In the Beginning was the Word (John 1:1-2)

It is exciting to begin a new sermon series. I hope you are as excited as I am to walk through the Gospel of John and “Behold the Lamb of God!” (John 1:36). As we learn about Jesus, I pray we would “believe…and that by believing you may have life in His name” (John 20:31). 

The Beginning

John begins his presentation of Christ by writing, “In the beginning was the Word” (1:1). In doing so, John makes a clear connection with Genesis 1:1, “In the beginning God created the heavens and the earth.” Whereas, Matthew and Luke begin their Gospels around 4 BC with the birth of Jesus and Mark begins his Gospel around 26 AD with the ministry of Jesus; John begins His Gospel by going back to a time before time with the preexistence of Jesus. It is hard for us to fathom what life was like before time and space existed because we are bound by its limitations. We can only be at one place at one time. Time and space were created by God for us and will continue until Jesus’ return and establishment of “the new heavens and the new earth” (Rev 21).

The Word (Jesus) existed before creation and He has no origin of creation. This means that before the world was created, the Word existed. Jesus, Himself, said in His prayer: “Father, glorify Me together with Yourself, with the glory which I had with You before the world was” (John 17:5). The Bible tells us that God did not create Himself because He is eternal. God always has and always will exist. The four living creatures testify to this truth continually: “Holy, Holy, Holy is the Lord God, the Almighty, Who was and Who is and Who is to come” (Rev 4:8). Isaiah 57:15 says that God “inhabits eternity.” 

The Word

We know the Word exists forever, but what is the Word? The “Word” is translated from the Greek word Logos. What is Logos? D.A. Carson says,

In short, God’s ‘Word’ in the Old Testament is His powerful self-expression in creation, revelation, and salvation, and the personification of that ‘Word’ makes it suitable for John to apply it as a title to God’s ultimate self-disclosure, the person of His own Son.

Pillar Commentary: John

Thus, the Word, according to the Believer’s Study Bible, is “the unique communication of God to man, which He accomplished in human flesh (14) through the Logos, Jesus, the Son of God.” The Word is Jesus.

The Word is Jesus and through the Bible we learn about Jesus’ full deity (Son of God) and perfect humanity (Son of Man). The Chalcedonian definition is helpful to get us to wrap our minds around this wonderful truth:

Therefore…we all unite in teaching that we should confess one and the same Son, our Lord Jesus Christ. This same One is perfect in deity, and the same One is perfect in humanity; the same One is true God and true man, comprising a rational soul and a body. He is of the same essence as the Father according to His deity, and the same One is of the same essence with us according to His humanity, like us in all things except sin.

Council of Chalcedon

Donald Fairbairn said, “The Chalcedonian Definition seeks to affirm that the Son, who is fully equal to the Father, has genuinely become fully human without ceasing to be divine, in order to accomplish our salvation.” 

With and Was

We are then told that “the Word was with God, and the Word was God. He was in the beginning with God” (1:1-2). How is it possible that the Word (Jesus) “was with God” and “was God”? This only makes sense if God is Trinity. A close up of a map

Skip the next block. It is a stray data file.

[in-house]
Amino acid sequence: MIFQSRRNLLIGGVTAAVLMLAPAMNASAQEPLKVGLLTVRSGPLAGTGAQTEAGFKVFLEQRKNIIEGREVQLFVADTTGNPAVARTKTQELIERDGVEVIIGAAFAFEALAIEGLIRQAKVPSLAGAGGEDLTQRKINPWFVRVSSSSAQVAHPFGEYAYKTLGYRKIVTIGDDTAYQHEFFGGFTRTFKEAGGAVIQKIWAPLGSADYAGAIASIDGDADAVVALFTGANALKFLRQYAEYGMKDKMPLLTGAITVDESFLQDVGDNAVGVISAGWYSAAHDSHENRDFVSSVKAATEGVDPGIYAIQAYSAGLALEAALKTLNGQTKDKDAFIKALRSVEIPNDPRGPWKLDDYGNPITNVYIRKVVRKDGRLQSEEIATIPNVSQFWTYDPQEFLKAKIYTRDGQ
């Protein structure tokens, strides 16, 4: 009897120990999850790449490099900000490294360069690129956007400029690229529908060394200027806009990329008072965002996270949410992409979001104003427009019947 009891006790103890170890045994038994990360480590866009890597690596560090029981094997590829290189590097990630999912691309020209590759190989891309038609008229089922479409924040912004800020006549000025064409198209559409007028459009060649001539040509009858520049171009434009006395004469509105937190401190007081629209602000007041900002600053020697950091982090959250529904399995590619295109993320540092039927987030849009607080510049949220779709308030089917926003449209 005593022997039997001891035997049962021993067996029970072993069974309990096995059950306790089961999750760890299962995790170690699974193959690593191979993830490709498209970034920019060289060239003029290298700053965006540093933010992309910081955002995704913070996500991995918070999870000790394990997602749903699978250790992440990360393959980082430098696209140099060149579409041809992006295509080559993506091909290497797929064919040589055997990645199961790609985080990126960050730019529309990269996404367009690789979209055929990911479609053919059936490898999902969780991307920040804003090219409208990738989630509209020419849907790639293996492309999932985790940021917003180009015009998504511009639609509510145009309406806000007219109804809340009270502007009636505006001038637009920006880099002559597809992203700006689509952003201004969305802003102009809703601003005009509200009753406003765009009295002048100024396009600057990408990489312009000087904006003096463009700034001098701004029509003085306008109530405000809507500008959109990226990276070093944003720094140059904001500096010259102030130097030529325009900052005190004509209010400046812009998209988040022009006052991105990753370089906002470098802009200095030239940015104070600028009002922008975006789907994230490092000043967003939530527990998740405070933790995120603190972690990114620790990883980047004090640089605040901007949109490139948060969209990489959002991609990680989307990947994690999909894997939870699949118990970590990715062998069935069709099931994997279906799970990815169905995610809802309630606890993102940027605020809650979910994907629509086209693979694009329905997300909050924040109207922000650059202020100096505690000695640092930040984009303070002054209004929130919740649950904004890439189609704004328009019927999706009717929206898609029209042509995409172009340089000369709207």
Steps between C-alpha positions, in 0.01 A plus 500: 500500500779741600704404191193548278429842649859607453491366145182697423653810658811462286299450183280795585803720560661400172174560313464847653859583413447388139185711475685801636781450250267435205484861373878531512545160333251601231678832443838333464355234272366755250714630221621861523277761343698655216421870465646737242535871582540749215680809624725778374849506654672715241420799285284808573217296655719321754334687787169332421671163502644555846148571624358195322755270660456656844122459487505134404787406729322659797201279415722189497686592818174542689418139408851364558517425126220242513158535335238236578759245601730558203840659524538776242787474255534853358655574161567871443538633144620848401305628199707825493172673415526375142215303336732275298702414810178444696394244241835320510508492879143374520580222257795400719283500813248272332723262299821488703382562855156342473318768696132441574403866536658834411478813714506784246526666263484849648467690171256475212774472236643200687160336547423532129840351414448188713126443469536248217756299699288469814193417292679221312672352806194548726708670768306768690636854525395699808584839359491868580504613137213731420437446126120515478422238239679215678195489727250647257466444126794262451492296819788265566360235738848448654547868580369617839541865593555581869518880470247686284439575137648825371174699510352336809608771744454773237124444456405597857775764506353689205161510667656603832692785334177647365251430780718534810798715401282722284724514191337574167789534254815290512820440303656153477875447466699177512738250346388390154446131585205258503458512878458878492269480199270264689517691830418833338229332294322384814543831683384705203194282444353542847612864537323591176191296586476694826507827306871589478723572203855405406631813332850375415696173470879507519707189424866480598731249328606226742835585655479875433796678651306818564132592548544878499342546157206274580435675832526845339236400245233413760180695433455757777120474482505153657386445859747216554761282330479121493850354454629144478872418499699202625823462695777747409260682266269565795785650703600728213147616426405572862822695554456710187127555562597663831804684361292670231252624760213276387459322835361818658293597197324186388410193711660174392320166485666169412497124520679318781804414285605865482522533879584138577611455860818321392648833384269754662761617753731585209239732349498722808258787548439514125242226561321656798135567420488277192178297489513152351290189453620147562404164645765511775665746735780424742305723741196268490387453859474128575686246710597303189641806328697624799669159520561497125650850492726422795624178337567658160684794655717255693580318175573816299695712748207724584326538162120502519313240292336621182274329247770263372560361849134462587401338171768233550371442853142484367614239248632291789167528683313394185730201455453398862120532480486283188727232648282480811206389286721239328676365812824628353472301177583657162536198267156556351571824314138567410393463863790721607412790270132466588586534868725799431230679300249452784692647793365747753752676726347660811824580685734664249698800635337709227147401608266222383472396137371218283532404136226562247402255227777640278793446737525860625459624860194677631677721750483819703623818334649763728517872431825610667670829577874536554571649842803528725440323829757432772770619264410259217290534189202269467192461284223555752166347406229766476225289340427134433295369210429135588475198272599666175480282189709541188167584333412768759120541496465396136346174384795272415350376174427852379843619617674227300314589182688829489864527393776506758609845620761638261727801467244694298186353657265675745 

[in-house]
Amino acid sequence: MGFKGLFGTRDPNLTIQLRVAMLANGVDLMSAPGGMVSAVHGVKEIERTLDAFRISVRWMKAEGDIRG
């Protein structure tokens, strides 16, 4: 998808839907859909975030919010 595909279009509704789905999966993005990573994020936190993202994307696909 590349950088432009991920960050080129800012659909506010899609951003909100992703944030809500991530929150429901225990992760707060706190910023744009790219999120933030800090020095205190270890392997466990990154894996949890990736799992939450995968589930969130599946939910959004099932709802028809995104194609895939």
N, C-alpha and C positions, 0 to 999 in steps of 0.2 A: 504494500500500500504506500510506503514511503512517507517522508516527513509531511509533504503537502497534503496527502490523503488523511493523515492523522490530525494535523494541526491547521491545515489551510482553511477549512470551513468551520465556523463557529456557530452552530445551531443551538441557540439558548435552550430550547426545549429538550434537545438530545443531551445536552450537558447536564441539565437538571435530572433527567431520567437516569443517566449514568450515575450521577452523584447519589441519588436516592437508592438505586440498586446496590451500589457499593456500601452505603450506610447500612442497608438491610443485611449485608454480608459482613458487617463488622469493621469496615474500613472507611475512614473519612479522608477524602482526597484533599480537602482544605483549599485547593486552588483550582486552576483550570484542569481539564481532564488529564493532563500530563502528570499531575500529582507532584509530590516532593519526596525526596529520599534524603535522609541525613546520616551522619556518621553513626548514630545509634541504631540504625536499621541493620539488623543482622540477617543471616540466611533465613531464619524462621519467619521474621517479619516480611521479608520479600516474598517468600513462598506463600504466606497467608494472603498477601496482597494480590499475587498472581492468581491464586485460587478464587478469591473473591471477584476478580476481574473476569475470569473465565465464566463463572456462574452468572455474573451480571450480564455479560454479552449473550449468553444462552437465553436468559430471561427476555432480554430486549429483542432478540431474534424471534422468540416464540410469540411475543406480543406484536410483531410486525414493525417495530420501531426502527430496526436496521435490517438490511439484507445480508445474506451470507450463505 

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What is Trinity? A thorough definition is:

There is only one true and living God who exists eternally as three distinct persons – the Father, the Son, and the Holy Spirit. The three persons exist as identically one, eternal, immortal, invisible, simple, incomprehensible, holy divine essence but relate to one another as distinct within the divine essence by eternal relations of origin and opposition.

Systematic Theology 2 class notes SBTS

The diagram above is helpful to show the relations between the Persons of the Trinity (Father, Son, and Spirit).

Jesus is the Word (Son) of God who took on human flesh (Phil 2:7) to bring us salvation. We affirm Jesus’ full deity and perfect humanity as the Second Person of the Trinity and we deny any teaching that contradicts this. Our understanding of Jesus has to conform to the fact that before the universe was created He was with God and was God. Therefore, we deny the following heresies (underlined) about Jesus and affirm what is listed in parenthesis:

  • Jesus is just a human being. (Jesus is more than a human, He is God with us – Is 7:14.)
  • Jesus wasn’t really a human being. (Jesus didn’t just appear to be human, He took upon flesh and blood. He walked, sailed, slept, ate, cried, and bled.) 
  • Jesus is God the Father and the Holy Spirit. (Jesus is distinct from the Father and the Spirit – see Matthew 3:16-17 and the Trinity at work in Jesus’ baptism.)
  • Jesus was created by God to be a demigod who helps humanity. (Jesus isn’t a god, He is Yahweh – see Isaiah 6:1-13 and John 12:37-41.) 
  • Jesus is one of three Gods mentioned in the Bible. (There is only one God – see Deuteronomy 6:4; 1 Corinthians 8:4.)
  • Jesus is one-third God along with the Father and the Spirit. (Jesus is not part of God. Jesus is fully God along with the Father and the Spirit.)

Believe what the Bible teaches, even if it is hard to comprehend. Believe that Jesus is the Christ, the Son of God and receive eternal life.

Published by First Baptist Church of Scott City, MO

Bringing the love of Christ to a hurting world.

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